"BikePGH launched our Better Bikeways Vision a year ago to introduce Pittsburgh to a brand new tool kit to make the experience of riding a bike more comfortable and attractive to more people,” says Scott Bricker, Executive Director of BikePGH. It's exhilarating that the city is already using these tools to build out our bike network and connect the city in a bold new way."
The city’s second protected bike lane is nearing completion. Parallel parking separates the bike lanes from traffic adjacent to Phipps Conservatory. Parking in the bike lane is not legal and will be ticketed once the bollards are in place. Please do not park in the bike lane.
The parking along Schenley Drive adjacent to Flagstaff Hill will be reconfigured as back-in angled parking. Parking in the middle of Schenley Drive is reserved for Phipps Conservatory patrons. The metered parking along Flagstaff Hill will be changed to 3-Hour parking.
Back-in angled parking is new to the city of Pittsburgh. It is safe and efficient, and easy to do in 3 steps -- Signal, Stop, and Reverse.
A third protected bike lane will be installed along Penn Avenue in the Cultural District and Strip District. Renderings of the project can be found here. The eastbound lane of Penn Avenue between 6th Street and 16th Street will be closed to motor vehicle traffic.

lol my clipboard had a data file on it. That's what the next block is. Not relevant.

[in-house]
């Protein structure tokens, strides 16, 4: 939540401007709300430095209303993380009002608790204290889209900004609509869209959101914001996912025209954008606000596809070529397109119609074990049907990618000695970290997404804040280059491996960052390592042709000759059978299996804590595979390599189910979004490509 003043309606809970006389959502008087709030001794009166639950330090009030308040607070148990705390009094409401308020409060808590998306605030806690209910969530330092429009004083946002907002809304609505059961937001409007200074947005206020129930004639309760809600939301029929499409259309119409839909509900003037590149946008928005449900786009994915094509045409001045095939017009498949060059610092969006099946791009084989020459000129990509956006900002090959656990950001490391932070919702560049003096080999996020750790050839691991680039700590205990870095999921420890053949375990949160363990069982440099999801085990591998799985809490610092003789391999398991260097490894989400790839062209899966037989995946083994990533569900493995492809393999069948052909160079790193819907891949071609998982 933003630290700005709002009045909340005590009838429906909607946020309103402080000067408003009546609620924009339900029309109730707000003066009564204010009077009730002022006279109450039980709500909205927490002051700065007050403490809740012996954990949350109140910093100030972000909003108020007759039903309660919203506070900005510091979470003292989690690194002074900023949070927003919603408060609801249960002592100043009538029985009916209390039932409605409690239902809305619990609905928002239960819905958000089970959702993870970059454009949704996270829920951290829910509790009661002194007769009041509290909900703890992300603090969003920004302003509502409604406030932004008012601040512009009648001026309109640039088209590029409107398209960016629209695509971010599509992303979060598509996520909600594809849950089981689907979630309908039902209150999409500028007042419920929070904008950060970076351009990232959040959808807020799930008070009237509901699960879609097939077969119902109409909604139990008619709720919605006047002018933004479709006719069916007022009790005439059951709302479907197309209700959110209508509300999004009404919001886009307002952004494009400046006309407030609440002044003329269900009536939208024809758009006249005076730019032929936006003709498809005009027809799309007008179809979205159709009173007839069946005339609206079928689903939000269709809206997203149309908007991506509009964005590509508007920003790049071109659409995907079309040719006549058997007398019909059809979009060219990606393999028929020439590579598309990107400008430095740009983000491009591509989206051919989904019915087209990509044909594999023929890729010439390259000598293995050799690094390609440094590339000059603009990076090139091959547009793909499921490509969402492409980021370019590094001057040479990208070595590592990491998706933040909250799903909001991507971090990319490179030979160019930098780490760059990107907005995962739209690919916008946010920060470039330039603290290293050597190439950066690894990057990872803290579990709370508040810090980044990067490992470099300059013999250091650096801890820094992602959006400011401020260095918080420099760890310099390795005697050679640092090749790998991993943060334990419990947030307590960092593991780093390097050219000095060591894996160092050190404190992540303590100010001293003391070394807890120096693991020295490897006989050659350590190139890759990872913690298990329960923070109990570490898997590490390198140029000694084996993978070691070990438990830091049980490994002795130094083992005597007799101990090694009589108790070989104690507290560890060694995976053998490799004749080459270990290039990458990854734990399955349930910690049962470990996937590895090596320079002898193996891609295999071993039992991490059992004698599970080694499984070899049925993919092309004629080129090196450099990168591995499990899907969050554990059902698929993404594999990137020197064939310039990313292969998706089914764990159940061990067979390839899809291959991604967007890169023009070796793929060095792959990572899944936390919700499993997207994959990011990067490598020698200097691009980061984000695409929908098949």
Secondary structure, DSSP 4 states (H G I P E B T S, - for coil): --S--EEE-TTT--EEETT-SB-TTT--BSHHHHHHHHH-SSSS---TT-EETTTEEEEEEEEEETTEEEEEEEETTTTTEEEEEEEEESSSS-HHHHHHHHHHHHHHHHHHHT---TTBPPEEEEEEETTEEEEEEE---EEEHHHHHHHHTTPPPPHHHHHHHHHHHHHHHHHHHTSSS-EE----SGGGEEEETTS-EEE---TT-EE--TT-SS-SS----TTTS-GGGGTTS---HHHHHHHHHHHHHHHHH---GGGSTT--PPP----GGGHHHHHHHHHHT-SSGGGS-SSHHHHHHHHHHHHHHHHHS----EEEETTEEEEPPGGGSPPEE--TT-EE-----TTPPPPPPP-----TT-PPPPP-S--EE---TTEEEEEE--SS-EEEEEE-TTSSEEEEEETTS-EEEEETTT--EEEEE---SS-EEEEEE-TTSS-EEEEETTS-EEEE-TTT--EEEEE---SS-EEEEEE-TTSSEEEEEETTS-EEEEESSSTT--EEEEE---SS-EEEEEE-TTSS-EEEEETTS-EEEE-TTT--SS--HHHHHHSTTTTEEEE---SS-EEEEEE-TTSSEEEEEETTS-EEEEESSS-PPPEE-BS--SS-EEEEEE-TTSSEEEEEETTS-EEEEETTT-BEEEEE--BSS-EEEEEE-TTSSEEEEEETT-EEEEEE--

Line painting is expected to begin in earnest early next week. Any traffic closures will be announced in advance.
The city will strive to connect the protected bike lane to Point State Park and the Great Allegheny Passage. Completion of utility work along Penn Avenue near Fifth Avenue Extension will delay a connection past Stanwix Street. In the Strip District, an improved riverfront connection along 15th Street will be pursued.
"As president of Alco Parking Corp and owner of the 6th & Penn Garage -- with entrances and an exit on Penn Avenue -- I see the planned Penn Avenue bike lane as a great amenity for the city,” said Merrill Stabile. “Although Penn Ave will become one way for vehicular traffic, I see potential benefits for motorists. I say this because Penn Ave was one way heading west many years ago and as I recall, it worked quite efficiently.
We, at Alco Parking, are strong supporters of all forms of Downtown transportation, in that we see them complementing one another more so than competing with one another.”
Bus Route Detours
Port Authority of Allegheny County service changes for the No. 8 Perrysville and 01 Ross Flyer can be found here.
Beaver County Transit Authority Route 3 stop changes can be found here.
Lenzner/Coach USA stop changes are being coordinated for placement along Liberty Avenue.
The city recognizes that any change in how we use our streets requires coordination and communication with community stakeholders, and are working to do this on these protected bike lanes and any future initiatives.
Please contact Patrick D. Roberts, principal transportation planner for more information. His office number is 412-255-2224.
Tuesday, August 26, 2014